Anecdotal scenes--in other words, short scenes that showcase a character--usually, an unusual, even eccentric, character. Both Dean Koontz and the dynamic duo, Douglas Preston and Lincoln Child, excel at this, so I keep reading their series (although Koontz’s canine companions frequently--indeed, almost always--annoy, as does his relentless optimism).

Atmosphere, mood, and tone. Here, King is king, but so is Bentley Little. In the use of description to terrorize and horrify, both are masters of the craft.

A bit of erotica (okay, okay, sex--are you satisfied?), often of the unusual variety. Sex sells, and, yes, sex whets my reader’s appetite. Bentley Little is the go-to guy for this spicy ingredient, although Koontz has done a bit of seasoning with this spice, too, in such novels as Lightning and Demon Seed (and, some say, Hung).

Believable characters. Stephen King, Douglas Preston and Lincoln Child, and Dan Simmons are great at creating characters that stick to readers’ ribs.

Innovation. Bram Stoker demonstrates it, especially in his short story “Dracula’s Guest,” as does H. P. Lovecraft, Edgar Allan Poe, Shirley Jackson, and a host of other, mostly classical, horror novelists and short story writers. For an example, check out my post on Stoker’s story, which is a real stoker, to be sure. Stephen King shows innovation, too, in ‘Salem’s Lot, The Shining, It, and other novels. One might even argue that Dean Koontz’s something-for-everyone, cross-genre writing is innovative; he seems to have been one of the first, if not the first, to pen such tales.

Technique. Check out Frank Peretti’s use of maps and his allusions to the senses in Monster; my post on this very topic is worth a look, if I do say so myself, which, of course, I do. Opening chapters that accomplish a multitude of narrative purposes (not usually all at once, but successively) are attractive, too, and Douglas Preston and Lincoln Child are as good as anyone, and better than many, at this art.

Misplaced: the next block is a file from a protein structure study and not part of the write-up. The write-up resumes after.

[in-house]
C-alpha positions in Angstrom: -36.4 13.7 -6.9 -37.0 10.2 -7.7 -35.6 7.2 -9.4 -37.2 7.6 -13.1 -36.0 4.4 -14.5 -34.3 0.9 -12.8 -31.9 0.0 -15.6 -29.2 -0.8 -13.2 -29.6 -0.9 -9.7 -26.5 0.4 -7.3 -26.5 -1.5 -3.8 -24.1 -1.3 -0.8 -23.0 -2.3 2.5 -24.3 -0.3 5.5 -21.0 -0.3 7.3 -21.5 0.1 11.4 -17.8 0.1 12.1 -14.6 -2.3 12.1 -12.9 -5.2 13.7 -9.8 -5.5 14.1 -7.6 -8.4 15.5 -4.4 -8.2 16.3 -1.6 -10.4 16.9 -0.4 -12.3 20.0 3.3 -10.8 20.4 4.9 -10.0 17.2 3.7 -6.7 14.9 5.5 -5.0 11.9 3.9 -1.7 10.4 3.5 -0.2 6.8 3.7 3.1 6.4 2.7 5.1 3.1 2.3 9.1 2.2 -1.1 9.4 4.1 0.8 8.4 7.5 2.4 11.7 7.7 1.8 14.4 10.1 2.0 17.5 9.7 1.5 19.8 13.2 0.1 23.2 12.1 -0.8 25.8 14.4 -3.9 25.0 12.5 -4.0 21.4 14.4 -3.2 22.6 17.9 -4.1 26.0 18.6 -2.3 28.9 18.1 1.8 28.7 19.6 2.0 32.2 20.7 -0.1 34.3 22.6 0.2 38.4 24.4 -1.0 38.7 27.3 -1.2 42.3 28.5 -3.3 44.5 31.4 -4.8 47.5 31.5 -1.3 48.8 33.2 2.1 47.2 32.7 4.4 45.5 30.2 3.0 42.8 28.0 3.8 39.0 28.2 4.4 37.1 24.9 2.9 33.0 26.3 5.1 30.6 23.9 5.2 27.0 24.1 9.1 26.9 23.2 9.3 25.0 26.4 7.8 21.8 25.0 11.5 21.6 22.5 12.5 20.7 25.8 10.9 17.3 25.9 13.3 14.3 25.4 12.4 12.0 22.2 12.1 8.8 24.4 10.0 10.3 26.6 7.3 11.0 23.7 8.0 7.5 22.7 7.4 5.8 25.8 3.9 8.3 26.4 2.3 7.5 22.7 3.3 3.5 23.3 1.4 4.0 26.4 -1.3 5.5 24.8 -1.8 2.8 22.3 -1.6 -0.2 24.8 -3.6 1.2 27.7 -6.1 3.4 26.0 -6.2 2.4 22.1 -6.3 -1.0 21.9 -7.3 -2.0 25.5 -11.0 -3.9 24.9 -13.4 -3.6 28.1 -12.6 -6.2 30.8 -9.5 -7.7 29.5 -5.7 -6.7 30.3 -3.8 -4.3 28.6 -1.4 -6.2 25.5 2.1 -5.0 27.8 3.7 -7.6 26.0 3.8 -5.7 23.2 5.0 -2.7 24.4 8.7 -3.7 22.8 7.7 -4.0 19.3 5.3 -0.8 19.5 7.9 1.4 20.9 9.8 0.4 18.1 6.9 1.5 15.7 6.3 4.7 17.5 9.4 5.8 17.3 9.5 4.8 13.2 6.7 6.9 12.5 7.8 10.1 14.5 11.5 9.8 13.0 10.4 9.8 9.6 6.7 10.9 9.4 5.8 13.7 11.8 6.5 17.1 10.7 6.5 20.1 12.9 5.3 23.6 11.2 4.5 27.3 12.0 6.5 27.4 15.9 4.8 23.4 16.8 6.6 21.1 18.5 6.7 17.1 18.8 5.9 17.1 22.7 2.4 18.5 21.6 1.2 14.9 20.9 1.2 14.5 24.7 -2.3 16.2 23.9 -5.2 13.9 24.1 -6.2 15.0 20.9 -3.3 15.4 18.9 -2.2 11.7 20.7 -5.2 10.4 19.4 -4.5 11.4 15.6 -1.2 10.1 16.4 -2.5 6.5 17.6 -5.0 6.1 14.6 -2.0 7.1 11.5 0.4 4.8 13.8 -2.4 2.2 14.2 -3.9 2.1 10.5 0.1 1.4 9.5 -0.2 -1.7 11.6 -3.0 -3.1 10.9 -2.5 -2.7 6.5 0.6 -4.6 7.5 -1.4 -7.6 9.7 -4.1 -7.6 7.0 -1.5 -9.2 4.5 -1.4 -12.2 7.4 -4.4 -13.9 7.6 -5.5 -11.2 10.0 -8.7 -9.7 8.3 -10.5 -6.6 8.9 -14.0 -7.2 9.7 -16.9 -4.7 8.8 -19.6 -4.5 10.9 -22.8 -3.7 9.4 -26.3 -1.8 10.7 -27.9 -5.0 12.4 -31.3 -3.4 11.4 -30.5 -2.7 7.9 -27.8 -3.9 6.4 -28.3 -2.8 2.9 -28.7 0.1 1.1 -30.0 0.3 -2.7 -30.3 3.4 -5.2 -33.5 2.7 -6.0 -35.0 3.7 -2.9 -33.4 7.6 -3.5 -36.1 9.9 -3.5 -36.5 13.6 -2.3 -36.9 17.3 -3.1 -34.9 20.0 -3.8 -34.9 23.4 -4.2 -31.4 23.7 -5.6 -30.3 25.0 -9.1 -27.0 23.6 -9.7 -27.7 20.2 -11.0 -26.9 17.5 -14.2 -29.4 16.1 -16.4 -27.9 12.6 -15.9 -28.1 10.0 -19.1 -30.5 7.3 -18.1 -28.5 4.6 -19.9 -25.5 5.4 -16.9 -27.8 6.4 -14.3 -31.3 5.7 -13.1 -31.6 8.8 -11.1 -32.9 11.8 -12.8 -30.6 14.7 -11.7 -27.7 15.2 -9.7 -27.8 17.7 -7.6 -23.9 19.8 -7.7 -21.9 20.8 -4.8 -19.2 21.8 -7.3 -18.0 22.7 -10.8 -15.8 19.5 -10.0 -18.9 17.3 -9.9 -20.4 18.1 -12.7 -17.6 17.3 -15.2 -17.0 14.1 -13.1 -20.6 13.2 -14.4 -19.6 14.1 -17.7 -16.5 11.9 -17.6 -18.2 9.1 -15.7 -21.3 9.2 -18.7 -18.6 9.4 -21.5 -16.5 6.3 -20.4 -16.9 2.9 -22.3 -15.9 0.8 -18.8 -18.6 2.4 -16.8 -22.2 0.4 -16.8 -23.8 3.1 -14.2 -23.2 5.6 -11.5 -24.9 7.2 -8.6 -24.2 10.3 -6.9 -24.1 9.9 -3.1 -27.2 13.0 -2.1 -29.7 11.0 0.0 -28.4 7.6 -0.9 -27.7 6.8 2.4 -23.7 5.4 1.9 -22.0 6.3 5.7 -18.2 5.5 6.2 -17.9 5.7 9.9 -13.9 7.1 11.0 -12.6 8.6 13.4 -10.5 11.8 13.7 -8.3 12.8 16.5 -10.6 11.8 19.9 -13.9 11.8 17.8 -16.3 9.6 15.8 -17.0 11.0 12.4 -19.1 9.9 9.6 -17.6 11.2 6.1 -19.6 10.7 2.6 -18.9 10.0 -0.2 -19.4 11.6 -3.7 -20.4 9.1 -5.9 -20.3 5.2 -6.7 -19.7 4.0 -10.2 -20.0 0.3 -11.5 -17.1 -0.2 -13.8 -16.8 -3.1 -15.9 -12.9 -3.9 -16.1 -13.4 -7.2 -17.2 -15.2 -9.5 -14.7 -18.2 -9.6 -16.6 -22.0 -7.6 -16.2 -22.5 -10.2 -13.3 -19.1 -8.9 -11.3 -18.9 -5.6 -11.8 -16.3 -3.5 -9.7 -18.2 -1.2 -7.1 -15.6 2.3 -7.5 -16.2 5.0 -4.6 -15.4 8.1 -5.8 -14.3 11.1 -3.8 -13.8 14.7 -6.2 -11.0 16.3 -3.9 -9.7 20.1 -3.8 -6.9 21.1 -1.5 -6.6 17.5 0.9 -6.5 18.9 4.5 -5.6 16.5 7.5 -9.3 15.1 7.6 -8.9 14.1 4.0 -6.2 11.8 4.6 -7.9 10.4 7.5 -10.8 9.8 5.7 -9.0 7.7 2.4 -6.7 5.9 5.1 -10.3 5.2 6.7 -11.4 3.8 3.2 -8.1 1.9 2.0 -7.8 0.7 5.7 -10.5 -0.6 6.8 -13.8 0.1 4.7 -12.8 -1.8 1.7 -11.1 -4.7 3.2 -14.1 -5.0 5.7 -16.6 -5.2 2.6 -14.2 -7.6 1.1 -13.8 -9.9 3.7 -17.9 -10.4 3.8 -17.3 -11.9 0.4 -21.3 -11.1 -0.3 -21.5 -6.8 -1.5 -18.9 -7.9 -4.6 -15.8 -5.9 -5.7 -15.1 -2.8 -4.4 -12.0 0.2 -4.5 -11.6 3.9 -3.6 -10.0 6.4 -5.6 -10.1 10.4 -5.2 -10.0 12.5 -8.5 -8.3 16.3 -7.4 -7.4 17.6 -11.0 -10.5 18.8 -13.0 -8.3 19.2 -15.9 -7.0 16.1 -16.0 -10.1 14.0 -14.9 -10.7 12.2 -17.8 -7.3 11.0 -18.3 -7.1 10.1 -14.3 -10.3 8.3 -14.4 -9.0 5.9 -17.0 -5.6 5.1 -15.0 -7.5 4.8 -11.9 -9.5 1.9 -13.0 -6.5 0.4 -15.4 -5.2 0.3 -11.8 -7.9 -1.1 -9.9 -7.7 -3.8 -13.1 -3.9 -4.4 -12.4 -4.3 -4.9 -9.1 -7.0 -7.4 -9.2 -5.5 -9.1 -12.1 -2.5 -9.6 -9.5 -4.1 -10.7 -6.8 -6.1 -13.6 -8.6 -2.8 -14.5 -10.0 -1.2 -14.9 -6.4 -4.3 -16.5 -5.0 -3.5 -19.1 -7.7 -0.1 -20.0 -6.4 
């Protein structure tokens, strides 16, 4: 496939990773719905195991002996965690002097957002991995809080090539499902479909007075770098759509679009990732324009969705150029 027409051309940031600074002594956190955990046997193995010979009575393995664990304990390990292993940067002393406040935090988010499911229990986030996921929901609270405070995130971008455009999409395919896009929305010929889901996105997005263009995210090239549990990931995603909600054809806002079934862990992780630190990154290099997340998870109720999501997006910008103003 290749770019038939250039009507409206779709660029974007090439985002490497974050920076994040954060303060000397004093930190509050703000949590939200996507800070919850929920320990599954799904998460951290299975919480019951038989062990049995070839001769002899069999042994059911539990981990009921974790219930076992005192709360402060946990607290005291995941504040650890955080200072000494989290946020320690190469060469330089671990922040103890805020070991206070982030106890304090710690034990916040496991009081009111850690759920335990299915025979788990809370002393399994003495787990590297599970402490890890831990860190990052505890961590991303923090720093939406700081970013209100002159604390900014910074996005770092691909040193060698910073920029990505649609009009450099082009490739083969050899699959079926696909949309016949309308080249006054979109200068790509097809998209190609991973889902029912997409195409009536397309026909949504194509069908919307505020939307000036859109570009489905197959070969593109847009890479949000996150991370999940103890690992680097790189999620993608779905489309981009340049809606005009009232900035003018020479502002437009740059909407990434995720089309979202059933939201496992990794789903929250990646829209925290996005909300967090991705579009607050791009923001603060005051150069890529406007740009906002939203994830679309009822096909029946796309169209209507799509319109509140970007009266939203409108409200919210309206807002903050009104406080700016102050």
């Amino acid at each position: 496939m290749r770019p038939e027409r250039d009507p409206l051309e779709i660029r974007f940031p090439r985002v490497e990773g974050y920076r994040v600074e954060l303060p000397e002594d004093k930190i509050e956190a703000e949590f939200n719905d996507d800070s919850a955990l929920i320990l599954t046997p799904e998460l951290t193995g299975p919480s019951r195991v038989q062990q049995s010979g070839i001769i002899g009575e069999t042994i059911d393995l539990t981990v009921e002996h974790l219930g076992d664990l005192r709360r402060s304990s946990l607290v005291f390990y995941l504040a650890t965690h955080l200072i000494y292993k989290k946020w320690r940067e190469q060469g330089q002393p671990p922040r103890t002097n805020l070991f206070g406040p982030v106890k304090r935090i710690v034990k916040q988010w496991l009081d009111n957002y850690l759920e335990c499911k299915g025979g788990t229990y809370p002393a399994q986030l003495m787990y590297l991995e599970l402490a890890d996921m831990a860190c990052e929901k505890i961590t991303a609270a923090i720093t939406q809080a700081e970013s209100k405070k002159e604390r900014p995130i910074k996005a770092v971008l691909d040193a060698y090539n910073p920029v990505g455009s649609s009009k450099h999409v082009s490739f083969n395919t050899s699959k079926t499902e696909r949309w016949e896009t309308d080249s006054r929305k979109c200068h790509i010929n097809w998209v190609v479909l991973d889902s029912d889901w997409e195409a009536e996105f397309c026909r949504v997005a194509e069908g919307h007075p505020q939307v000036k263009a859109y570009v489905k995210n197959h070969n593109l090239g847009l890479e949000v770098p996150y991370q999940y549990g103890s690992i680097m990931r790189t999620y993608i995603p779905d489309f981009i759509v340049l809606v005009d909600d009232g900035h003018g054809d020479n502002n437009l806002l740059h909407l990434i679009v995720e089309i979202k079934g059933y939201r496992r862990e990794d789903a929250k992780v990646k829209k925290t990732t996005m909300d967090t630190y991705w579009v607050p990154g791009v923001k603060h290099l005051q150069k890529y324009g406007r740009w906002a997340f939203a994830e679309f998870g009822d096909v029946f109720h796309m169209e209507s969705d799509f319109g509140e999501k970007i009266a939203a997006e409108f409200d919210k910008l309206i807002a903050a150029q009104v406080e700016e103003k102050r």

A connective universe--a mythos, if you will, such as both H. P. Lovecraft and Stephen King, and, to a lesser extent, Dean Koontz, Bentley Little, and even Douglas Preston and Lincoln Child have created through the use of recurring settings, characters, themes, and other elements of fiction.

A lack of pretentiousness. Dean Koontz has it, as do Douglas Preston and Lincoln Child, Bentley Little, and (to some extent, although he has become condescending and self-indulgent of late, Stephen King); unfortunately, both Dan Simmons and Robert McCammon have become too self-important in their later works, Simmons almost to the point of becoming unreadable. Come on, people, you’re writing about monsters--you should be humble.

Longevity. Writers who have been around for a while usually get better, Stephen King, Dan Simmons, and Robert McCammon excepted.

Pacing. Neither too fast nor too slow. Dean Koontz is good, maybe the best, here, of contemporary horror writers.